We are pleased to announce the Call for Papers for an edited book on The Secret World of Oaths in Africa and the African Diaspora for publication in June/July 2022, sponsored by the Center for African Research Excellence and The West African Transitional Justice Centre (WATJCentre). The book project seeks to interrogate the intersections of the historical perceptions of oathing practices with adaptive practices within the African continent and the Diaspora.
Oathing, an often secret and spiritual practice, has been present since the very beginning of time across geographies as both a discursive and practical category that shapes the understanding of everyday lived experiences and enigmatic moments. It is both known and elusive in Africa and the African Diaspora. Yet, it was then and now viewed as a powerful tradition to establish and re-establish order, as well as promote honor among men and women. Throughout time, it has been used, abused, reconstituted, and invoked as a secretive and feared power source used to seal movements, allegiance and restore justice.
Oathing practices have been invoked as private and public phenomena for spiritual reinforcement and state engineering. Extant categories include promissory oaths which affirm commitment to future actions as exemplified in religious/spiritual oaths that create spiritual bonds and commitments among members; the oath of office for public officials; national pledges, ethical oaths for professionals such as the Hippocratic Oath for safeguarding the medical profession; evidence oaths that affirms commitment to truthful evidence in court; armed forces oath for military officers to pledge the allegiance to the sovereign state and Commander-in Chief; oath of secrecy transposing both the private and public spheres.
This edited volume will address the historical and contemporary use and abuse of oathing practices and rituals in Africa and the African Diaspora across temporalities. The editors are particularly interested in the colorful stories and varied applications of oathing belief systems and views across time and space. While some of these oath stories and ordeals are known, many more have been confined in closed circles; there is thus the need to tease out the political, social, religious, and economic intricacies of oath practices that have served as the glue for many groups to mobilize, unite and take action. The volume is also interested in theoretical models that show different interpretations and approaches to conceptualizing, constructing, and deconstructing oaths.
We are interested in papers that examine why and how oath in all of its varied forms has been imagined and re-imagined (in)to the social, political and economic processes, practices and relationships in Africa and the African Diaspora with special focus on how they have been implemented and used for resistance, seeking justice, community building and state engineering.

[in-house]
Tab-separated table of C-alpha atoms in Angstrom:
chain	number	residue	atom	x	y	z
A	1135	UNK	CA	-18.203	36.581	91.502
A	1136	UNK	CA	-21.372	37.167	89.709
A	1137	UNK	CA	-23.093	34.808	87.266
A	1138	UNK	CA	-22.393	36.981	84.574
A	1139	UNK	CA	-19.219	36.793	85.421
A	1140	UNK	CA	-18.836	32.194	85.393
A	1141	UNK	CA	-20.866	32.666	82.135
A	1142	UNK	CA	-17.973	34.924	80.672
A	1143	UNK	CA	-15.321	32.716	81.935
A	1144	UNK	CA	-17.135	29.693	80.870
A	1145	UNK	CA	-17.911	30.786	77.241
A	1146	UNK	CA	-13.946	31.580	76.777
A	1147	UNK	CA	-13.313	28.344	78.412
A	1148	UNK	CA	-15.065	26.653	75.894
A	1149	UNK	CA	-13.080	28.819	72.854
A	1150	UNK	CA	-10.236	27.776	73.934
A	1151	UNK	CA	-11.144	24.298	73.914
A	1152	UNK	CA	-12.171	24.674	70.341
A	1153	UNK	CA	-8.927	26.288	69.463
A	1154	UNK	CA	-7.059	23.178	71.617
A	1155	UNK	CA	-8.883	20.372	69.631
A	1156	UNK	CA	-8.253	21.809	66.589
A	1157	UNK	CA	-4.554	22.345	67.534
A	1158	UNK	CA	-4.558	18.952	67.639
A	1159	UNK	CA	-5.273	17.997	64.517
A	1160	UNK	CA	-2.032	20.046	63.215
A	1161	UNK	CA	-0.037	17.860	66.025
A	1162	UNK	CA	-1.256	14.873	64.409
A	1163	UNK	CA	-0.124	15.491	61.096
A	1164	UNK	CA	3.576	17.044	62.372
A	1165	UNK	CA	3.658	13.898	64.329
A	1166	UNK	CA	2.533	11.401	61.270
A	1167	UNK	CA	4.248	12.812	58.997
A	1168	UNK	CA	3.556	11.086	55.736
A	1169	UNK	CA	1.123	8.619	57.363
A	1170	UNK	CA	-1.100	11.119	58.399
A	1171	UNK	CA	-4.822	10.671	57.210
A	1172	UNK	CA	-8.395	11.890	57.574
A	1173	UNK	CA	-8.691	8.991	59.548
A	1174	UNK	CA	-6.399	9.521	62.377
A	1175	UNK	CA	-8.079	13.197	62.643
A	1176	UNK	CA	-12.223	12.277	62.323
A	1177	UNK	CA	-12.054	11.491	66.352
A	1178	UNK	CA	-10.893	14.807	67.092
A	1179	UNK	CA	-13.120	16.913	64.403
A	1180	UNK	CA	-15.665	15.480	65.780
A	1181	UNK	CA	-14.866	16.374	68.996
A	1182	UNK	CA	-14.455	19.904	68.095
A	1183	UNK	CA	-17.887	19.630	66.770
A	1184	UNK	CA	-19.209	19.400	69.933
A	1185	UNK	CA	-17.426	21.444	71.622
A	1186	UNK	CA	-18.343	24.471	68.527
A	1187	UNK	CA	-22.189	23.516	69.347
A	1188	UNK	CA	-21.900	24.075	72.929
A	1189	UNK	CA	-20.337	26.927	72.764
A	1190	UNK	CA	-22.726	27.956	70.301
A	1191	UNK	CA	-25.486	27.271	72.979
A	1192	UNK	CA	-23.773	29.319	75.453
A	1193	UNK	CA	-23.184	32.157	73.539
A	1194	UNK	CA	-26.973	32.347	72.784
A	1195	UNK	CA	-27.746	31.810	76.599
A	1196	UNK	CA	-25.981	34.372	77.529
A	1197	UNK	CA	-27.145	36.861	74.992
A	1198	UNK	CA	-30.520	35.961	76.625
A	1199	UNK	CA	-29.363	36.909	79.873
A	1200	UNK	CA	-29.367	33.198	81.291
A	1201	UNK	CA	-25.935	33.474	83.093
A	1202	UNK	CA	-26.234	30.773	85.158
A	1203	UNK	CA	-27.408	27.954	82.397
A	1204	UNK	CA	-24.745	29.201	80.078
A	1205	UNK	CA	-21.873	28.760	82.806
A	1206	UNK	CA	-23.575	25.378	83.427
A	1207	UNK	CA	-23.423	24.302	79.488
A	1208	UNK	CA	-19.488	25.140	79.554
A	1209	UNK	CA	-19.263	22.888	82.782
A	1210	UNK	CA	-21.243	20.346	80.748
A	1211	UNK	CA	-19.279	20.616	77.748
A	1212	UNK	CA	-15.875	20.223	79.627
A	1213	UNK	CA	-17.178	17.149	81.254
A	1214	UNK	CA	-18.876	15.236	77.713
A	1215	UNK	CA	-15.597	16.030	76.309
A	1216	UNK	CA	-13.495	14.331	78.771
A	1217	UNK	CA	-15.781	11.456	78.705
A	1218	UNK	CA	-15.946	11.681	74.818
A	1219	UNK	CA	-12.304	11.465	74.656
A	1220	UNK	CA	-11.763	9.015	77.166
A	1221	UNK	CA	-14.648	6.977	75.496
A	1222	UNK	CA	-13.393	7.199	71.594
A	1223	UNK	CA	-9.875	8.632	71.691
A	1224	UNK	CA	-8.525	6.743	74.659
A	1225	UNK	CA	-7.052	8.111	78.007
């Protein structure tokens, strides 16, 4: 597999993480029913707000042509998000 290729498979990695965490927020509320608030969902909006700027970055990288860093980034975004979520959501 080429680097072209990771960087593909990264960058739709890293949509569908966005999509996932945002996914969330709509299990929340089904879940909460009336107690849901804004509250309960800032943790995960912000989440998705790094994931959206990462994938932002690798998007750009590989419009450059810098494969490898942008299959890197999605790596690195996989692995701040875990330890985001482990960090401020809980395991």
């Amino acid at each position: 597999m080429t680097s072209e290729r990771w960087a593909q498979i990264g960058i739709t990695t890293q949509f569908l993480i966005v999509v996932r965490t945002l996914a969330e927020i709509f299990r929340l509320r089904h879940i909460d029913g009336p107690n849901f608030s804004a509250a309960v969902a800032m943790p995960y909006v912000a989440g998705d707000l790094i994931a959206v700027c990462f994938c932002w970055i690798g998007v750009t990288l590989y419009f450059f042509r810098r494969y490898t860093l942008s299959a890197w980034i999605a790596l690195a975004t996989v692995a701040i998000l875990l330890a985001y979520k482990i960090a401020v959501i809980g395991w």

- Associate Professor Mickie Mwanzia Koster, University of Texas, USA and author of Power of the Oath: Mau Mau Nationalism in Kenya, 1952-1960.
- Philip Ademola Olayoku, Coordinator, The West African Transitional Justice Centre, Nigeria
How to submit
We welcome paper and panel proposals from academics, researchers and postgraduate students on all dimensions of conceptualizing, deconstructing and re-conceptualizing oath and oath taking practices in relation to, and/or, in the context of the following themes:
- Oath as a reinforcement of memory and knowledge systems;
- Reinvention of Oathing in traditional and modern practices;
- Oath and imagined identities;
- Oath and nationalism: ethnicity, kinship, and cosmopolitanism,;
- Oath in public office: honor and abuse in state institutions and offices;
- Oathing intersections of race, gender, sexual identities, and class;
- Imagined oathing and restrictive pratices: (im)migration, space, territoriality and temporality;
- The politics of oathing: law, political power, order and politics;
- Legal implications of oath taking: law, allegiance, legal system, crime, criminal justice and policing;
- Re-contextualizing oath taking practices: black thinkers and knowledge production;
- Archiving oath practices;
- Instrumentalizing oath: “post-racial” formations and discourses;
- Abuse and Misuse of oathing: violence, terror and fundamentalism;
- The ontology of oath: religion, spiritualism, curses, and religiosity;
- The aesthetics of oathing rituals: music and performance; literature, language, symbolism, and culture;
- Communicating oath: media, communication and the social media.
- The remaking of oath: modernity and instruments of oath taking
- Gendered dimensions of oath taking
- Oathing practices in the digital age
- Paper proposals (title + 500 word max abstract) should be sent to firstname.lastname@example.org by May 31, 2021.
- Notifications on accepted chapter proposals will be sent by June 15, 2021. Full papers will be due by October 31, 2021.